Gardening in times of unstable climates, like now, is a venture into the unknown, but casting around the internet for advice, I came across this website: http://www.myclimatechangegarden.com/blog/about. The author is Debbie Scott Anderson, and I think it is well worth a look. See ‘How your garden can help beat climate change’, posted on April 18th.
The Royal Horticultural Society also has a section devoted to climate change on its website, http://www.rhs.org.uk/Gardening/Sustainable-gardening/Gardening-in-a-changing-climate.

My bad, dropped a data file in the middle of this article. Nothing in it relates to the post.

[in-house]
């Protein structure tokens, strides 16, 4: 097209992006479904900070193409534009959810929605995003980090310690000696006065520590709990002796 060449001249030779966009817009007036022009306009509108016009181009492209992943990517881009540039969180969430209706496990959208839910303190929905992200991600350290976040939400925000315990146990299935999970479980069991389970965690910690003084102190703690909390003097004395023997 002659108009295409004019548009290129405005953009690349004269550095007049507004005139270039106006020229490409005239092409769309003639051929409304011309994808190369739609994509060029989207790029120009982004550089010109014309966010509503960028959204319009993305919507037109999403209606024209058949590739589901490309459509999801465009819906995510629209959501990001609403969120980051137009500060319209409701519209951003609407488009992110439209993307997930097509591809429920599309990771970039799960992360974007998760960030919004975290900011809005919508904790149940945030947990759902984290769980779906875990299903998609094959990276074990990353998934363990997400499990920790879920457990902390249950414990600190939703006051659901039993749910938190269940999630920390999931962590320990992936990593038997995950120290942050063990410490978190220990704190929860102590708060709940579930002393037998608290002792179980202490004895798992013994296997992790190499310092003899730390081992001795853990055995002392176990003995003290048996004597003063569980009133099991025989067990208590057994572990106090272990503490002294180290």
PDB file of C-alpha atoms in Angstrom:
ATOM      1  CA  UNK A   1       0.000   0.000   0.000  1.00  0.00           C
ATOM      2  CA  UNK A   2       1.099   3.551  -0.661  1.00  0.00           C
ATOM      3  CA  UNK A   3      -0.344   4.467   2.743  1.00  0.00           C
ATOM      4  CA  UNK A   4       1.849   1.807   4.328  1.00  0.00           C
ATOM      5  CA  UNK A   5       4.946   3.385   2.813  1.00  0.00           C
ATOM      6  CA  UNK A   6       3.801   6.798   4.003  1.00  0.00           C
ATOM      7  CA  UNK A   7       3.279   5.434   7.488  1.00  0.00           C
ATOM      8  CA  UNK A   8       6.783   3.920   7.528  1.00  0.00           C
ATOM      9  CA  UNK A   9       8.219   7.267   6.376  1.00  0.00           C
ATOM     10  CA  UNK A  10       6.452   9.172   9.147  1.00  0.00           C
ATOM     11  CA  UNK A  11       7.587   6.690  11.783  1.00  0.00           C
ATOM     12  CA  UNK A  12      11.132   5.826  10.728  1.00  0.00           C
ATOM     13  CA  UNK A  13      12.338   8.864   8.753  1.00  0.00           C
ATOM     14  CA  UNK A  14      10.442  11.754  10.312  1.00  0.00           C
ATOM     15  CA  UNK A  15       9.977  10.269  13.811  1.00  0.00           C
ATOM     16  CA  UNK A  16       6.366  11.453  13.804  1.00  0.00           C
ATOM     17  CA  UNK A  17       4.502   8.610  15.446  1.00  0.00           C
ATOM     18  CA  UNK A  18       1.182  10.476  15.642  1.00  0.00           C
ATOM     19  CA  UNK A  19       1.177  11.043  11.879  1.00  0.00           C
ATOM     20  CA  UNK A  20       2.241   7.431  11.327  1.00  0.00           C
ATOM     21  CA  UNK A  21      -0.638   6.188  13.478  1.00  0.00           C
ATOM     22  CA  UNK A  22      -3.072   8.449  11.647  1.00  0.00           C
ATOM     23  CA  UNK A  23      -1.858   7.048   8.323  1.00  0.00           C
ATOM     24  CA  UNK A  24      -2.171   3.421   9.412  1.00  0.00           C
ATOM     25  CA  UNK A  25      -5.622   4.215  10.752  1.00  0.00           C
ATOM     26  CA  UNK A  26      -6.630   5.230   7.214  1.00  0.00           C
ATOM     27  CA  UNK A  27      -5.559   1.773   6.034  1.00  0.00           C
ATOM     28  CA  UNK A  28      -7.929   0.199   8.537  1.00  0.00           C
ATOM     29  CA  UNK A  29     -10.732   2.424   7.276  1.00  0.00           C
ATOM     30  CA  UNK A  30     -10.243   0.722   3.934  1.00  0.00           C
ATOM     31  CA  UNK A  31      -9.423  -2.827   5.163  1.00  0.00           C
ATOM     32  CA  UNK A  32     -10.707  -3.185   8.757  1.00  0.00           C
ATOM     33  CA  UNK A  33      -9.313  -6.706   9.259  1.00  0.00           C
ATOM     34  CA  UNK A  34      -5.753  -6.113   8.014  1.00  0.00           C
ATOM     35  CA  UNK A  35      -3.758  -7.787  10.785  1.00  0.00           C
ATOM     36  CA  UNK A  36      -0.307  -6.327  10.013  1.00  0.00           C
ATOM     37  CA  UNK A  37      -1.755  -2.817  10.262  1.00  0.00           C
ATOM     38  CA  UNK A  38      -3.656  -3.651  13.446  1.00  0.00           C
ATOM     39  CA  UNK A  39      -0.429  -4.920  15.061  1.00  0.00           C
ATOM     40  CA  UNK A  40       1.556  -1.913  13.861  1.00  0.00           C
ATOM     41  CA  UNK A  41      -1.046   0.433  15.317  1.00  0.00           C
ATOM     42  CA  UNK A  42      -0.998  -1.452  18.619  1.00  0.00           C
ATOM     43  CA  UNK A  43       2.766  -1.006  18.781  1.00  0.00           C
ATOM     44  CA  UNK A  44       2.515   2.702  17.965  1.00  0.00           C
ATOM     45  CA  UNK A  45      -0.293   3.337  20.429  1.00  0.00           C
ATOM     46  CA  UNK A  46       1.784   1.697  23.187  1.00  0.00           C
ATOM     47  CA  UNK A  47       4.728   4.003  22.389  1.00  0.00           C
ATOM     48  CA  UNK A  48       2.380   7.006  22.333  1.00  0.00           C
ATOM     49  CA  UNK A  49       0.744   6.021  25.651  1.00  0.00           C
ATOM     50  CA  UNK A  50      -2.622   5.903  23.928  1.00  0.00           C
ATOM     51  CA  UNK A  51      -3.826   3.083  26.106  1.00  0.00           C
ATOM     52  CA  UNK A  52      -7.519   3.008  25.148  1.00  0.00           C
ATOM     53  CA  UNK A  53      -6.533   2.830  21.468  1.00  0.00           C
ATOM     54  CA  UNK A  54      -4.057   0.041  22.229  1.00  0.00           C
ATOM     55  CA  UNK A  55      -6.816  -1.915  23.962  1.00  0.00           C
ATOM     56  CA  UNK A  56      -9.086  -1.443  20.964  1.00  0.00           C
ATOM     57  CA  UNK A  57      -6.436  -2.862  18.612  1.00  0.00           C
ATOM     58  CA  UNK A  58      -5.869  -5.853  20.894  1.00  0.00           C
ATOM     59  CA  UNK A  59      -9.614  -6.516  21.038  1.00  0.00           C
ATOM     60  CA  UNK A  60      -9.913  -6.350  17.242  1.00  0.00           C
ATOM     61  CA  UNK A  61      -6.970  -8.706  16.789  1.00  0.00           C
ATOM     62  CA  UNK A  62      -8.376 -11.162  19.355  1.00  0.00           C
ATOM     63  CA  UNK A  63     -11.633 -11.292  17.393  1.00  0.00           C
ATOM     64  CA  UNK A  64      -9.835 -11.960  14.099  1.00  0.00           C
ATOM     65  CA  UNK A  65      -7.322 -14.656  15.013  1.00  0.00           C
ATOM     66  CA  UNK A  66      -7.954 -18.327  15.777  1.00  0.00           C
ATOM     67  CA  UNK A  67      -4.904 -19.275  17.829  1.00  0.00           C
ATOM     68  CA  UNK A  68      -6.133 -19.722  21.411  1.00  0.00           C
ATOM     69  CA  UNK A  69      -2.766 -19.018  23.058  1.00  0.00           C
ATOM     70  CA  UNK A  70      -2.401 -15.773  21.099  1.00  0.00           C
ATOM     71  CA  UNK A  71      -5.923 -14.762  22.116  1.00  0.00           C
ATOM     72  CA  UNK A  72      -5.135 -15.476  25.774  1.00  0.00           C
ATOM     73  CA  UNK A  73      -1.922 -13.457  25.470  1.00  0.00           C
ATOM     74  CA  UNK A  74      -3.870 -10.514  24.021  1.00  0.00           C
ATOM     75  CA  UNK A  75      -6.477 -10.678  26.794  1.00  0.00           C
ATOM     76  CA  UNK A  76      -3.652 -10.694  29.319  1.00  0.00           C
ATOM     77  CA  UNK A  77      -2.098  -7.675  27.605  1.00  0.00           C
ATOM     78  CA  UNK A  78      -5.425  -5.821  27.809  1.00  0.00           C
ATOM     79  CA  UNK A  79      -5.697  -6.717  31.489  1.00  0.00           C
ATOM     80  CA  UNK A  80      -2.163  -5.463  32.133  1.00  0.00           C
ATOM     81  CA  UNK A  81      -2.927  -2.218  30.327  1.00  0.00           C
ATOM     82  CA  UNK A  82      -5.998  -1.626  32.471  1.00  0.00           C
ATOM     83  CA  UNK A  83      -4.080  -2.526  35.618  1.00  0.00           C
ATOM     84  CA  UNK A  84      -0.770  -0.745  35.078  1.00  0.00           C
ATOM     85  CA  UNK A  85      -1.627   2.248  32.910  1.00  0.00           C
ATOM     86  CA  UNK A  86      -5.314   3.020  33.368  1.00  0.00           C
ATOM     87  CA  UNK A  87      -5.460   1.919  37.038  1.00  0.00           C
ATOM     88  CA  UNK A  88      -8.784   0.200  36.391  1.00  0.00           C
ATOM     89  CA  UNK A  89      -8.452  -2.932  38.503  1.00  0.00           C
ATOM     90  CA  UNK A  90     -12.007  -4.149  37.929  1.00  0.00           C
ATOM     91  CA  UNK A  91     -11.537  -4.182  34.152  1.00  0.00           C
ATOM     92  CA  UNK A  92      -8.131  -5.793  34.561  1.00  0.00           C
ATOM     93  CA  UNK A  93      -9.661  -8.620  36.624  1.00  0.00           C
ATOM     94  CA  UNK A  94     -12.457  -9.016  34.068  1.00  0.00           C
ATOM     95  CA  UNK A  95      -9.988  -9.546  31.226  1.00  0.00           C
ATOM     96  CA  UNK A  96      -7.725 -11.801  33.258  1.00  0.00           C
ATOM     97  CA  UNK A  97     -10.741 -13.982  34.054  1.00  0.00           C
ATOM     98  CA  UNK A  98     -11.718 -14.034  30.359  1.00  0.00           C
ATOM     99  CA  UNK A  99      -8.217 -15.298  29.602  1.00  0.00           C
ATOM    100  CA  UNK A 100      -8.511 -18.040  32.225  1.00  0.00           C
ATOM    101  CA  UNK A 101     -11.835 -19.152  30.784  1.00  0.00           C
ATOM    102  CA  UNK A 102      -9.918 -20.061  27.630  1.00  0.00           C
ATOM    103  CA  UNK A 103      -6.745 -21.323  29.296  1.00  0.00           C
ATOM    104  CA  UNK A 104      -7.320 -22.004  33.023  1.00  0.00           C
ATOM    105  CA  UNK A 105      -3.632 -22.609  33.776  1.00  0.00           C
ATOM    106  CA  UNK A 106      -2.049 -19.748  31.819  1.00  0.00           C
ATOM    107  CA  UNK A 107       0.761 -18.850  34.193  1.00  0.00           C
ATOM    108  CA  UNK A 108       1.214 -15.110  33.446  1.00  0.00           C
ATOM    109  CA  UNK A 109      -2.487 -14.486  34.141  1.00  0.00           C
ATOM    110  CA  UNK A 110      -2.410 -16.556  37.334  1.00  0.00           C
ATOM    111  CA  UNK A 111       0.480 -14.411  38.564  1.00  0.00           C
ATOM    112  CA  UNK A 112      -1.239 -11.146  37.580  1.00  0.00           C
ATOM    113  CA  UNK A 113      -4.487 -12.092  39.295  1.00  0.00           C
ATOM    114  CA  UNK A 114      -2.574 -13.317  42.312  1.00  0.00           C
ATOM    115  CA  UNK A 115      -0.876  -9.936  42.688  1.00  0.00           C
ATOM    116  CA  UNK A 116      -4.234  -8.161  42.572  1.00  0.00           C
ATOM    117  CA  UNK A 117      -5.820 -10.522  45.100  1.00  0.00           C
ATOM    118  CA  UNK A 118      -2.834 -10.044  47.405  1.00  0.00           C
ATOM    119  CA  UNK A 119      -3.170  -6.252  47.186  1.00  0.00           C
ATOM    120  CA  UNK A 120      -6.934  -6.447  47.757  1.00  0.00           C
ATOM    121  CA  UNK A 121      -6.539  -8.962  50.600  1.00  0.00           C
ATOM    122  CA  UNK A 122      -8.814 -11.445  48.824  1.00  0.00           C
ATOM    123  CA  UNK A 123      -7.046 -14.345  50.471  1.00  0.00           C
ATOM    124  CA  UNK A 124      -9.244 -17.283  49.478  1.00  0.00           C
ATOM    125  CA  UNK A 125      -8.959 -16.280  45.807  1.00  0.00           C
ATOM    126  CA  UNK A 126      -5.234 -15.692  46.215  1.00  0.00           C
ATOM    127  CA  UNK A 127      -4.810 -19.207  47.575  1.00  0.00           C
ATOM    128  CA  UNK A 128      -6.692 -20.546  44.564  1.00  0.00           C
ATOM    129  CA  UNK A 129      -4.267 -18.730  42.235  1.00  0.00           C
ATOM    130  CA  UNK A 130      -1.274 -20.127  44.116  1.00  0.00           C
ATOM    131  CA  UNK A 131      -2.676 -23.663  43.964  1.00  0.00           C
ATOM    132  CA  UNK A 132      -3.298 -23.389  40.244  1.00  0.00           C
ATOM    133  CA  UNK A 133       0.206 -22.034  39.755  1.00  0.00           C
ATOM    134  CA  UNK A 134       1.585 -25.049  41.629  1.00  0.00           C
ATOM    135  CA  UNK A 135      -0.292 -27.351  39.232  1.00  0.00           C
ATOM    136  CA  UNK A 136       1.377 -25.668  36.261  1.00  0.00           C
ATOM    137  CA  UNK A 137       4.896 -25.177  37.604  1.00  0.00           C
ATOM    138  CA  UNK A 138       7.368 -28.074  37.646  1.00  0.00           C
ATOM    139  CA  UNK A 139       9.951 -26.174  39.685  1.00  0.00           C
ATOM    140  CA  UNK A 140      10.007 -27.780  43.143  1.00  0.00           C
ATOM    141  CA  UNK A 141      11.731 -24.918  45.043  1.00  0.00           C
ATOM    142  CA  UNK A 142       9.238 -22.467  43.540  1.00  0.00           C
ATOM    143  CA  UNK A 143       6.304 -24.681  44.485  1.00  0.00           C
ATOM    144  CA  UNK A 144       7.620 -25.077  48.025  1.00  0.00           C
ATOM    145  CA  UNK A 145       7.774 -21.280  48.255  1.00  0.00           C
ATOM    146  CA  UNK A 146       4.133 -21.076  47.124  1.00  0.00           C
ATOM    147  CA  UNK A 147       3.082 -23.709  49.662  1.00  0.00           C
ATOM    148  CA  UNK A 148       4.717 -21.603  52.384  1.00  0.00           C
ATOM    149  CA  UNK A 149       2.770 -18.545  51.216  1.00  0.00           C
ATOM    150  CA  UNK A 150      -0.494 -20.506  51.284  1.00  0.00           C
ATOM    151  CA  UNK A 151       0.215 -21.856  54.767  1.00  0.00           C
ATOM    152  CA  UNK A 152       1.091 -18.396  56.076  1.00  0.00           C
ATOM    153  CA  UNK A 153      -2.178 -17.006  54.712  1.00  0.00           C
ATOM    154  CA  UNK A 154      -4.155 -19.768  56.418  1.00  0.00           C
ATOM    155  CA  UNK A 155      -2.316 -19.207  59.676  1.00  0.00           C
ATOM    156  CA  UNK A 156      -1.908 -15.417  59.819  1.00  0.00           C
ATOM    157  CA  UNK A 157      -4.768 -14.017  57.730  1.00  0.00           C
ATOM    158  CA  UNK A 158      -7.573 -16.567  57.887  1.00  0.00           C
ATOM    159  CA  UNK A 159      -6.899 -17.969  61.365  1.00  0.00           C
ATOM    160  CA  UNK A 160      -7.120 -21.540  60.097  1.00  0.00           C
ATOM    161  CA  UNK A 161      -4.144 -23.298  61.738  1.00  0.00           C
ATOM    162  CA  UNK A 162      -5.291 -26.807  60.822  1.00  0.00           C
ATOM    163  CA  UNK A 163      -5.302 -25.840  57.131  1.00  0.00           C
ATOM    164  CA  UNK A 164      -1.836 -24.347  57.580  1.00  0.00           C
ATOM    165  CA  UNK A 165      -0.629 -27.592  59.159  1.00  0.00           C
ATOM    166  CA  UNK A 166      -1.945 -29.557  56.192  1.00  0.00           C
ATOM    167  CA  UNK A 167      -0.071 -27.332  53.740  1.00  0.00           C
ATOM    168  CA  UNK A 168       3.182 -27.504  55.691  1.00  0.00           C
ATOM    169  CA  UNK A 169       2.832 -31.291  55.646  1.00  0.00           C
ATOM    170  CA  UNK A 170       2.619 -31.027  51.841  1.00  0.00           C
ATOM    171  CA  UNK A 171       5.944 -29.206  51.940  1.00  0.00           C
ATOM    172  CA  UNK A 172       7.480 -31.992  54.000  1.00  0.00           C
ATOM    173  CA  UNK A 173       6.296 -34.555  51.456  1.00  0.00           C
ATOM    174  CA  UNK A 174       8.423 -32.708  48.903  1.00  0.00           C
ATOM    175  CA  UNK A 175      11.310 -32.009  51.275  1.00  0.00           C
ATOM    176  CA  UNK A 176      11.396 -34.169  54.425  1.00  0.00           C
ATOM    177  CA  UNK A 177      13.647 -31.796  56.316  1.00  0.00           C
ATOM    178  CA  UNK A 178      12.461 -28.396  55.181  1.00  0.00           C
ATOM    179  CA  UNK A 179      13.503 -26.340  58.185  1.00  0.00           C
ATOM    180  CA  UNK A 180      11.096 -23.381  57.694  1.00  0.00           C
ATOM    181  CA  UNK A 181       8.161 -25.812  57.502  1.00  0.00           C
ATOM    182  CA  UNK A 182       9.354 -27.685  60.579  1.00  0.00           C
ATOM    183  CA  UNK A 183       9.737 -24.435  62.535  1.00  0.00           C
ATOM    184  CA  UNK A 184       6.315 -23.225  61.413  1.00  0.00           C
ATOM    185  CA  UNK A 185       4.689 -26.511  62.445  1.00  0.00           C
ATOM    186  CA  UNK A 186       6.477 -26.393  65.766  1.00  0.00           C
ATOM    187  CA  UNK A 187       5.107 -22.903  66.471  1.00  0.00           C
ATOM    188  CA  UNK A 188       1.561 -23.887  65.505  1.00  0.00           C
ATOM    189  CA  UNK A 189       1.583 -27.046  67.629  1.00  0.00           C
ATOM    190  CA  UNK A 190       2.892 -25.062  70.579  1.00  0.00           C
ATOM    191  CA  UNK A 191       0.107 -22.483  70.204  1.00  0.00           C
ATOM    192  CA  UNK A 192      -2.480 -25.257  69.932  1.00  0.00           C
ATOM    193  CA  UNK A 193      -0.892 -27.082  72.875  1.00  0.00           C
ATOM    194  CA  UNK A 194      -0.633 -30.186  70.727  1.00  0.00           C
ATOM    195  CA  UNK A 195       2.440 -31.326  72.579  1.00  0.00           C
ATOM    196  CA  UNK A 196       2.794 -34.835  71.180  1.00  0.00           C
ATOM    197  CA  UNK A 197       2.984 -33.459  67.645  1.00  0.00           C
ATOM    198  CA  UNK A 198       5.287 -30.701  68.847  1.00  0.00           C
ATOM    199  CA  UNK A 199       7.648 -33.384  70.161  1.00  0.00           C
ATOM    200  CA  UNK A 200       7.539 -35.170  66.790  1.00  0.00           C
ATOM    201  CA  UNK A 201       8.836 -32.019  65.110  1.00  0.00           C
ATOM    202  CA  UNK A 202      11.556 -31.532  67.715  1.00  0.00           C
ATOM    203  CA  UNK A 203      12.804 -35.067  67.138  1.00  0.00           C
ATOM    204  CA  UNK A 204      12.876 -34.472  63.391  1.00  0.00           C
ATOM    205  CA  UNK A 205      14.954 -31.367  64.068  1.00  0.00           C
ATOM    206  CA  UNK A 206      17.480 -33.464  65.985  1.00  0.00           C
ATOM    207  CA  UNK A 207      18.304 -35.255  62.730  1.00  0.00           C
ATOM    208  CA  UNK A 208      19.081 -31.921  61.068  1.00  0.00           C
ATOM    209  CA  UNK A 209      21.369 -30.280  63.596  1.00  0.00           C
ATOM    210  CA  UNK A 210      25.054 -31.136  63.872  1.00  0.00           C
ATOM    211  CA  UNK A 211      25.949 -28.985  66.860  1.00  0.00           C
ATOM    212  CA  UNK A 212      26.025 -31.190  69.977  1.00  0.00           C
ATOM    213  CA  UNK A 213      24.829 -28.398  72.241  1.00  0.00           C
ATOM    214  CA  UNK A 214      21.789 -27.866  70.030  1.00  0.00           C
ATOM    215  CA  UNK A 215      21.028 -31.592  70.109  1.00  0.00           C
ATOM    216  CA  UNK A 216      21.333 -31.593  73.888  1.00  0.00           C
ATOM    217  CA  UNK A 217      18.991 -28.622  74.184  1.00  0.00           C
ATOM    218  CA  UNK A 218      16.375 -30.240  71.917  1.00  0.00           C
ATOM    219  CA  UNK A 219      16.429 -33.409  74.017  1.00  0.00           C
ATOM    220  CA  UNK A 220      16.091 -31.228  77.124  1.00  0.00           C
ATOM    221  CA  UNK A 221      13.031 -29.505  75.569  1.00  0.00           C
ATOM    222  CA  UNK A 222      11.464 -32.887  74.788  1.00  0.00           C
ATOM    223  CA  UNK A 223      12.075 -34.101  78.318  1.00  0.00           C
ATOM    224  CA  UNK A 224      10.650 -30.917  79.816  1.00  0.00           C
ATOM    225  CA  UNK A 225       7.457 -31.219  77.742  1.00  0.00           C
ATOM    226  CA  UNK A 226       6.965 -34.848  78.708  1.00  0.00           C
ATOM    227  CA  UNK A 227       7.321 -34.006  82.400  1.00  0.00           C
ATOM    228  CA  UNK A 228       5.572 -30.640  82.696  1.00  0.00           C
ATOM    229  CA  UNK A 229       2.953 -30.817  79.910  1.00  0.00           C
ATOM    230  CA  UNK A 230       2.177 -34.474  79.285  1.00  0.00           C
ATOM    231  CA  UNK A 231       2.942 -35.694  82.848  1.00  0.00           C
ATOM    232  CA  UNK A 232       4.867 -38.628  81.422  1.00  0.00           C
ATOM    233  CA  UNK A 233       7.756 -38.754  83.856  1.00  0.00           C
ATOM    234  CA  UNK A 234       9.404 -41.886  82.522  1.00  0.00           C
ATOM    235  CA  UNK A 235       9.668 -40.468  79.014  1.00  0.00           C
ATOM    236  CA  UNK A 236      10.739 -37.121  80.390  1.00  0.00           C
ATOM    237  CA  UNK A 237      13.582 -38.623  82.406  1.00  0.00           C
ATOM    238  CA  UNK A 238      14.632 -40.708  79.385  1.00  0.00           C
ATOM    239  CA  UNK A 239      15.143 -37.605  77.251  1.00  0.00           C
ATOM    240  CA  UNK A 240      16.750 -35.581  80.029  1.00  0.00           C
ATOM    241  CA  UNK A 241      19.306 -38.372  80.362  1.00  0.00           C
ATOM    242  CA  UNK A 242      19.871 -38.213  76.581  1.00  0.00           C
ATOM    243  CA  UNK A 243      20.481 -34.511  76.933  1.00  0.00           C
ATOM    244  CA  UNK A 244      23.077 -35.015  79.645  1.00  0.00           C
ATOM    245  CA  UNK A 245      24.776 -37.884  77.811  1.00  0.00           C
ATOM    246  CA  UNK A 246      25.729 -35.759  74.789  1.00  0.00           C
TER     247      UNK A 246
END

Reading University and the Royal Horticultural Society (RHS) have a research project, described at http://blogs.reading.ac.uk/crg/climate-change-and-gardening/. The site includes a link to a survey on gardening and climate change, in which members of the public are invited to participate.
This late spring in West Wales, coming as it does after a long, cold winter and a cool, wet summer, is a reminder that ‘global warming’ does not mean that all parts of the world will become uniformly warmer. It is more a story of instability, which makes planning a lot more complicated. It’s strange seeing leafless trees at the start of May, when it’s still light after 9pm, no blossom on the fruit trees yet, the strawberry plants looking cold, only the rhubarb copying Jack’s beanstalk and shooting skywards.
We need a lot more research, and so the Reading and RHS project is very welcome.